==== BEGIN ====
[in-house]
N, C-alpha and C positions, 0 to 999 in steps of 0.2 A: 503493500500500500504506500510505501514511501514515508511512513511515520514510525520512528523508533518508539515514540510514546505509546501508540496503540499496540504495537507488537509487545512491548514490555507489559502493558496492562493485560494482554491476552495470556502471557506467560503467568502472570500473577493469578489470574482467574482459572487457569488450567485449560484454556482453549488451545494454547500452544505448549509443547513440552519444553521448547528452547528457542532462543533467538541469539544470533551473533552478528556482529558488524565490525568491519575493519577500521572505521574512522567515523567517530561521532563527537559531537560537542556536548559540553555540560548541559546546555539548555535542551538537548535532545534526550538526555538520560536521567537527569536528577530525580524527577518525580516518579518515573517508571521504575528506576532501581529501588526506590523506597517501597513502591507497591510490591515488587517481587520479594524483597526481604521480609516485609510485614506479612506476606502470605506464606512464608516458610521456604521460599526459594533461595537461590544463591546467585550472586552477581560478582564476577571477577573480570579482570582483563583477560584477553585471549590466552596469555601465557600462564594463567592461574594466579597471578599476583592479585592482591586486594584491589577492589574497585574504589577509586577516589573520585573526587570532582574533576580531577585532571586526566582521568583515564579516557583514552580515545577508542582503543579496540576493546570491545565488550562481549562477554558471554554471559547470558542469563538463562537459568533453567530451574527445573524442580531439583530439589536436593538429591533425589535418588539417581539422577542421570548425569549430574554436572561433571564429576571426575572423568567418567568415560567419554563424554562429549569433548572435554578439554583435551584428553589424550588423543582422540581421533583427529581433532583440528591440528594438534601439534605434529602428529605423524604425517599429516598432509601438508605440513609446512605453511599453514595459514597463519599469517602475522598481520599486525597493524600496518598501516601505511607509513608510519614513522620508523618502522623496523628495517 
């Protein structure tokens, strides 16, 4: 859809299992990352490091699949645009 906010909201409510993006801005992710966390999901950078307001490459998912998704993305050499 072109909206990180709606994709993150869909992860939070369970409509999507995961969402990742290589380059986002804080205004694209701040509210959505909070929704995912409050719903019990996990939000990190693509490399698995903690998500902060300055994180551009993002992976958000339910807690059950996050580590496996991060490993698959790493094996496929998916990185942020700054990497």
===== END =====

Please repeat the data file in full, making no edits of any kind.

[in-house]
N, C-alpha and C positions, 0 to 999 in steps of 0.2 A: 503493500500500500504506500510505501514511501514515508511512513511515520514510525520512528523508533518508539515514540510514546505509546501508540496503540499496540504495537507488537509487545512491548514490555507489559502493558496492562493485560494482554491476552495470556502471557506467560503467568502472570500473577493469578489470574482467574482459572487457569488450567485449560484454556482453549488451545494454547500452544505448549509443547513440552519444553521448547528452547528457542532462543533467538541469539544470533551473533552478528556482529558488524565490525568491519575493519577500521572505521574512522567515523567517530561521532563527537559531537560537542556536548559540553555540560548541559546546555539548555535542551538537548535532545534526550538526555538520560536521567537527569536528577530525580524527577518525580516518579518515573517508571521504575528506576532501581529501588526506590523506597517501597513502591507497591510490591515488587517481587520479594524483597526481604521480609516485609510485614506479612506476606502470605506464606512464608516458610521456604521460599526459594533461595537461590544463591546467585550472586552477581560478582564476577571477577573480570579482570582483563583477560584477553585471549590466552596469555601465557600462564594463567592461574594466579597471578599476583592479585592482591586486594584491589577492589574497585574504589577509586577516589573520585573526587570532582574533576580531577585532571586526566582521568583515564579516557583514552580515545577508542582503543579496540576493546570491545565488550562481549562477554558471554554471559547470558542469563538463562537459568533453567530451574527445573524442580531439583530439589536436593538429591533425589535418588539417581539422577542421570548425569549430574554436572561433571564429576571426575572423568567418567568415560567419554563424554562429549569433548572435554578439554583435551584428553589424550588423543582422540581421533583427529581433532583440528591440528594438534601439534605434529602428529605423524604425517599429516598432509601438508605440513609446512605453511599453514595459514597463519599469517602475522598481520599486525597493524600496518598501516601505511607509513608510519614513522620508523618502522623496523628495517 
């Protein structure tokens, strides 16, 4: 859809299992990352490091699949645009 906010909201409510993006801005992710966390999901950078307001490459998912998704993305050499 072109909206990180709606994709993150869909992860939070369970409509999507995961969402990742290589380059986002804080205004694209701040509210959505909070929704995912409050719903019990996990939000990190693509490399698995903690998500902060300055994180551009993002992976958000339910807690059950996050580590496996991060490993698959790493094996496929998916990185942020700054990497």